Markle became dissatisfied with the timing of its payments, and stopped work on the property. Plaintiff then selected Bero Remodeling ("Bero") to complete the project. Plaintiff contracted with Bero on or about July 13, 2009, for an estimated cost of $18, 200. (Doc. 111, Exhibit O). On March 22, 2010, Wells Fargo released a disbursement in the amount of $10, 740, at least $9, 000 of which was paid to Bero.[4] On May 13, 2010, the property was inspected and the repairs were determined to be 95% complete. On May 19, 2010, Plaintiff signed a Certificate of Completion, certifying that the repairs were 100% complete. Wells Fargo released the final disbursement of $5, 197.89 on May 26, 2010, which was paid to Bero. In total, Wells Fargo released approximately $29, 000 to Plaintiff and her contractors. Plaintiff currently owes Bero $5, 542.11. (Doc. 111, Exhibit P).

On March 11, 2011, Plaintiff filed this suit against Markle Home Improvement, Gettle Electric, Bero Remodeling, American Security Insurance Company, and Wells Fargo. The only remaining claims are against Wells Fargo for breach of contract and deceptive trade practices. Plaintiff claims that Wells Fargo breached its promises in the December 3, 2008 letter by failing to provide timely payment to Plaintiff's contractors. She also claims that Wells Fargo violated an "implied contractual obligation" to permit plaintiff to safely occupy the premises of her house (Doc. 119 at 6), and that it violated the duty of good faith. Last, Plaintiff claims that Wells Fargo engaged in "deceptive and misleading actions, misrepresentations and fraudulent behavior." (Doc. 119 at 11). Both parties now move for summary judgment.

III. Discussion

A. Standard of Review

We will examine the motion for summary judgment under the well-established standard. Lawrence v. City of Philadelphia , 527 F.3d 299, 310 (3d. Cir. 2008) ("Summary judgment is only appropriate if there are no genuine issues of material fact."). We "must view all evidence and draw all inferences in the light most favorable to the non-moving party" and we will only grant the motion "if no reasonable juror could find for the non-movant." Id . "Material facts are those that could affect the outcome' of the proceeding, and a dispute about a material fact is genuine if the evidence is sufficient to permit a reasonable jury to return a verdict for the nonmoving party.'" Roth v. Norfalco , 651 F.3d 367, 373 (3d Cir. 2011) (citing Lamont v. New Jersey , 637 F.3d 177, 181 (3d Cir. 2011)).

B. Breach of Contract Claim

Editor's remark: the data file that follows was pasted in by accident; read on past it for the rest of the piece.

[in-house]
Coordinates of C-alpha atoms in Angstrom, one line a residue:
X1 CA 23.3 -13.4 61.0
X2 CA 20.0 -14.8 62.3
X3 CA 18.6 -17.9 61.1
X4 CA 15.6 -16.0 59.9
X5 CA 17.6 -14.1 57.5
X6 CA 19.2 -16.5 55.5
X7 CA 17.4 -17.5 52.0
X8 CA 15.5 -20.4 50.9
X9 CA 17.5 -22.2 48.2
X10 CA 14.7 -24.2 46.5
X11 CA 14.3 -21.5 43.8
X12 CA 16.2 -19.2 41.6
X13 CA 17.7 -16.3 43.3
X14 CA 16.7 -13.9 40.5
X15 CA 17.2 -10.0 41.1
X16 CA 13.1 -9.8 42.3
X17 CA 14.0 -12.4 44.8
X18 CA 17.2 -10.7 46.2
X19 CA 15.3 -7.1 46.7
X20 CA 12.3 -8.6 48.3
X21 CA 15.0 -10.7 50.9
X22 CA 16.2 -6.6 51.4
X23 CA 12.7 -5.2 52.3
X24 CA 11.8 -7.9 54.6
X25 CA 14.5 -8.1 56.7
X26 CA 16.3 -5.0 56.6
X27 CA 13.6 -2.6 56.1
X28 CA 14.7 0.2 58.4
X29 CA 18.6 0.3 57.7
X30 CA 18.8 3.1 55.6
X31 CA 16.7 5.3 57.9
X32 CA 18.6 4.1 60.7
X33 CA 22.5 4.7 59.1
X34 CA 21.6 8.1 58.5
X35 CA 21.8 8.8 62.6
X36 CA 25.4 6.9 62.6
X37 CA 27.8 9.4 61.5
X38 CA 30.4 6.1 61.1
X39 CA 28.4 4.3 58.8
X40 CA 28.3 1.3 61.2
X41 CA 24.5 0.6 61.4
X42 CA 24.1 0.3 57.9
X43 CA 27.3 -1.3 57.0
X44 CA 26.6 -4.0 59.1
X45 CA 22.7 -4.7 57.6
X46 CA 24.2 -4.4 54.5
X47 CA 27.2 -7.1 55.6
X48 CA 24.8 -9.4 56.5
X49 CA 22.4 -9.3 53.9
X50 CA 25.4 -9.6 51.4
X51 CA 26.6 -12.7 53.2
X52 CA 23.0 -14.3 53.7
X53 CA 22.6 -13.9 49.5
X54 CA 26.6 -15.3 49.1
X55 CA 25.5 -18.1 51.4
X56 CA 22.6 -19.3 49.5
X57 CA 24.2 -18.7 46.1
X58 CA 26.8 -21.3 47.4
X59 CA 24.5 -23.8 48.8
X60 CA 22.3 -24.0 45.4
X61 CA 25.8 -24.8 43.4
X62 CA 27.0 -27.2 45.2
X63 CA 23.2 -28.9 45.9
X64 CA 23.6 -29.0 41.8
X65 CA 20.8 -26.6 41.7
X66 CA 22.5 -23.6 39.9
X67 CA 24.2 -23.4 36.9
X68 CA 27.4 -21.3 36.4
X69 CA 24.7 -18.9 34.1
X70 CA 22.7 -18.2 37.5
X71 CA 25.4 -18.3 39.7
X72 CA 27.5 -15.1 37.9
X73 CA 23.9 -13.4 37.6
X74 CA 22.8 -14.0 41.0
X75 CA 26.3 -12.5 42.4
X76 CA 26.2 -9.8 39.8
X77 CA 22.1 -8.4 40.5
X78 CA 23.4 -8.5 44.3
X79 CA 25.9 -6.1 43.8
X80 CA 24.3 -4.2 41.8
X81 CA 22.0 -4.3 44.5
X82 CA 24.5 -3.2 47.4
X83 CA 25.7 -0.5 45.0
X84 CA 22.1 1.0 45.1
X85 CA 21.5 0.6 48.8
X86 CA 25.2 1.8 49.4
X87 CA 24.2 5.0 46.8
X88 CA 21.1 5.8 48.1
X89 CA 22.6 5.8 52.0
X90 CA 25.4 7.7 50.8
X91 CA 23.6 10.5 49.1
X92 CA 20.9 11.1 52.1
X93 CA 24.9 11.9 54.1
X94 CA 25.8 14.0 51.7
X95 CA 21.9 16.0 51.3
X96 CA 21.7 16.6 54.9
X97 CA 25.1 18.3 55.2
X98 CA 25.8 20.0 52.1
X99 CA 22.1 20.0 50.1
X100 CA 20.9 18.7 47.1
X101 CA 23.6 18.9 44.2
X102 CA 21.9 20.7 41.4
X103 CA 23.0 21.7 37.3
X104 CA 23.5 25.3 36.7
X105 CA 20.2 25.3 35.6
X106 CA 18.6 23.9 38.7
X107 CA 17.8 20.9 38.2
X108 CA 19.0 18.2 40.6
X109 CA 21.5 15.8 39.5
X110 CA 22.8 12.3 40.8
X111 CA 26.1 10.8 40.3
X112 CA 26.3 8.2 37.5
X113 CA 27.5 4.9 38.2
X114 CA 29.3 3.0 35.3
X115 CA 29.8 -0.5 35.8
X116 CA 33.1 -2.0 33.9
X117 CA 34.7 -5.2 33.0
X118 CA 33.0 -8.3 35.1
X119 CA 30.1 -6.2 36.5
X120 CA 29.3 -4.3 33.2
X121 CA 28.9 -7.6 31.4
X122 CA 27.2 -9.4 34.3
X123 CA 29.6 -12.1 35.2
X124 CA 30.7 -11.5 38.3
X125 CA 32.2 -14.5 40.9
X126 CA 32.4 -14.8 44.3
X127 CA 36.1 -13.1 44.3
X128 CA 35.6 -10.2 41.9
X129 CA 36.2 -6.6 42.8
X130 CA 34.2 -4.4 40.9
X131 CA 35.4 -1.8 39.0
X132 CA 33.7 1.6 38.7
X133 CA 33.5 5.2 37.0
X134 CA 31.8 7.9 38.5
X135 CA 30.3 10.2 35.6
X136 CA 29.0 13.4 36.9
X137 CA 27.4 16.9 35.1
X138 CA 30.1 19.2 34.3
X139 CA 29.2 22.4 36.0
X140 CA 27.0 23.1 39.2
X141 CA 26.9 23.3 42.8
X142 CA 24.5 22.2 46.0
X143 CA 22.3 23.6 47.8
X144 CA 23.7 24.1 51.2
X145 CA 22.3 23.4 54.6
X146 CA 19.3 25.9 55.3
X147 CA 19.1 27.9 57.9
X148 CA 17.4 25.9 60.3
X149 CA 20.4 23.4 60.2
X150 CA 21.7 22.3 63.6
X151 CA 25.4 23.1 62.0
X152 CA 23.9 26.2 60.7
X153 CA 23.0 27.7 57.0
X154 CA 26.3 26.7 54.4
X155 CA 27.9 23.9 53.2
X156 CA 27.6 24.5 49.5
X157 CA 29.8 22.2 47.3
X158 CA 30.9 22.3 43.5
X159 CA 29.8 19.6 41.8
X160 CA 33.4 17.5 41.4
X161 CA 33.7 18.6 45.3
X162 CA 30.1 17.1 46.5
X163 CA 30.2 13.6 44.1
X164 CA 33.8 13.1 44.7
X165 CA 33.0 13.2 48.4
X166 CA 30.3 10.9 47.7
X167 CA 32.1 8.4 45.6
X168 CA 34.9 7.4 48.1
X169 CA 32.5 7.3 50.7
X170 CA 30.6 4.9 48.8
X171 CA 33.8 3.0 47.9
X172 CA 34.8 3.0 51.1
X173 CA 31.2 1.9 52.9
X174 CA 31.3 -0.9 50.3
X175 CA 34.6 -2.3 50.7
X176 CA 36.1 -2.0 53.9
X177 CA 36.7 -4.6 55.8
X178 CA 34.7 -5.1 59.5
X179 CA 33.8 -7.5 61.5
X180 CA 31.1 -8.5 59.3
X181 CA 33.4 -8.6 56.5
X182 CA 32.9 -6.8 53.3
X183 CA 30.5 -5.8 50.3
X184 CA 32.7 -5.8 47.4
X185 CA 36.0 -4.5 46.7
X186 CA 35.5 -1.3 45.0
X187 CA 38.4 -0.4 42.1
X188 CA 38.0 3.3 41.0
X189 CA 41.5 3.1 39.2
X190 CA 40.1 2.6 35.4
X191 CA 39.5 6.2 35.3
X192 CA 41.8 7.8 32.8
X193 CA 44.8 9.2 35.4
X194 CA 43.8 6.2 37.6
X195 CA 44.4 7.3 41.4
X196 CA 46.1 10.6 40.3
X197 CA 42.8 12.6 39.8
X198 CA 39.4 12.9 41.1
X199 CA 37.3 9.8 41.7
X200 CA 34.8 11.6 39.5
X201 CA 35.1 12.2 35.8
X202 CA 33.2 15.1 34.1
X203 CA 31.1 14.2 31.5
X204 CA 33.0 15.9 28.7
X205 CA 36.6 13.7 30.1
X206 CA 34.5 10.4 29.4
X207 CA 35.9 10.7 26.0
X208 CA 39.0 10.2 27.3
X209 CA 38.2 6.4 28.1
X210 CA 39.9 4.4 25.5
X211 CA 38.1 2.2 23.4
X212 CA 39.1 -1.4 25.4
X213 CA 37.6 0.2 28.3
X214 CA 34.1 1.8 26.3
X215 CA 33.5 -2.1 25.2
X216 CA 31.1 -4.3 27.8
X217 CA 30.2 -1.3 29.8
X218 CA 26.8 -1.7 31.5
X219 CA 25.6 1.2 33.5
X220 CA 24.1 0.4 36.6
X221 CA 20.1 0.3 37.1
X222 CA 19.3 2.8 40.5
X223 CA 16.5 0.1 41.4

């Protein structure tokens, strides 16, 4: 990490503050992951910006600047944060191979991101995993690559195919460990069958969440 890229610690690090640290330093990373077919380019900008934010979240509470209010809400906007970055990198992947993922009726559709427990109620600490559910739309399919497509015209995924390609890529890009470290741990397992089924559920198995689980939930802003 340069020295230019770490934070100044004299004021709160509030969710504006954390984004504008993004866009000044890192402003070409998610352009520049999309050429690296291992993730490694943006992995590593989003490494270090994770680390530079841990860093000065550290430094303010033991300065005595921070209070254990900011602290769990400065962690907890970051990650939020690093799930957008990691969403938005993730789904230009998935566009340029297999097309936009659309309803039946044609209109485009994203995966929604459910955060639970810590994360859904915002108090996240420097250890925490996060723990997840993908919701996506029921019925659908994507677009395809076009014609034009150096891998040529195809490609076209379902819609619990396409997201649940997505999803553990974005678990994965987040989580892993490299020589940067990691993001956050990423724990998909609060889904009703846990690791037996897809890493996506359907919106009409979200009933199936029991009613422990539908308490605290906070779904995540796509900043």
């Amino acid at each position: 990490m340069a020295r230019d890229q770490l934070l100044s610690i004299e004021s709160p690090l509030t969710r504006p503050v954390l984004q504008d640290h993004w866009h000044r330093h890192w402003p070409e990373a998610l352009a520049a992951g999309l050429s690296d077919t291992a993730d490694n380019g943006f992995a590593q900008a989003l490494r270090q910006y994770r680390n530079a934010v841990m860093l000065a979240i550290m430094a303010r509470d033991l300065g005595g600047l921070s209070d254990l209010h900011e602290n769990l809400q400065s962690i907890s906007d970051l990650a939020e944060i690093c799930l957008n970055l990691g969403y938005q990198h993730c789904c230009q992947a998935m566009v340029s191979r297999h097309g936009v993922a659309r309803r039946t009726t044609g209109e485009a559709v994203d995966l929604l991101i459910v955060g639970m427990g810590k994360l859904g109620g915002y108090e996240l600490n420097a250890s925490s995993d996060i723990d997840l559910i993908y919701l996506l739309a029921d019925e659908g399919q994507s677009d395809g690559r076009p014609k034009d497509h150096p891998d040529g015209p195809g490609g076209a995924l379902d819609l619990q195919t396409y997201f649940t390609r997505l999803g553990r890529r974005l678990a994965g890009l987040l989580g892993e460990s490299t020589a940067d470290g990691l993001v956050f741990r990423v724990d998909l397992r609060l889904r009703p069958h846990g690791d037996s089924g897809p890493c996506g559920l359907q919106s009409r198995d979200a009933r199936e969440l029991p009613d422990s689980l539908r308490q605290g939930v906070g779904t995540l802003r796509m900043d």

Defendant Wells Fargo argues that Plaintiff lacks standing to raise a breach of contract claim. (Doc. 112 at 11-14). We find it unnecessary to decide this issue. Even if Plaintiff had standing, we conclude that Defendant would be entitled to summary judgment on Count I.

Plaintiff raises three arguments to support her breach of contract claim. First, Plaintiff alleges that Defendant breached the promises of the December 3, 2008 letter. Specifically, Plaintiff argues that Defendant "refused or failed to timely disburse to Markle funds to which it was entitled..." and that "Markle is owed approximately $2, 500 for work performed on the property which Wells Fargo has failed to disburse...." (Doc. 119 at 4). Under Pennsylvania law, a Plaintiff must show "(1) the existence of a contract, including its essential terms, (2) a breach of a duty imposed by the contract[, ] and (3) resultant damages." Ware v. Rodale Press, Inc. , 322 F.3d 218, 224 (3d Cir. 2003) (internal quotations omitted). Reviewing the facts of this case, it is clear that Wells Fargo fulfilled its promises. Wells Fargo made four disbursements of insurance funds to Plaintiff and her contractors over approximately two-and-a-half years. As promised, one-third of the funds were disbursed after Wells Fargo received the required initial forms, and another one-third was released after the repairs were inspected and certified as 50% complete. (Doc. 111, Exhibit K). Additional funds, in excess of $10, 000, were released in March of 2010. Finally, after the repairs were certified as 100% complete, the final disbursement was made in May of 2010. Plaintiff insists that the timing of Defendant's disbursements did not suit her contractor, Markle, yet Plaintiff admitted in her testimony that she never informed Markle of the three-step payment process. Defendant was not obliged to release funds as desired by Plaintiff's contractors. Rather, it was Plaintiff's responsibility to ensure that her contractors understood and agreed to the payment plan set out by Defendant in the December 3, 2008 letter. It is undisputed that Plaintiff failed to do so. Moreover, we note that Plaintiff repeatedly engaged contractors whose estimates exceeded the available insurance funds. Defendant never promised to pay Plaintiff in excess of the funds made available by American Security. Thus, Defendant has not breached any promise it made in the December letter.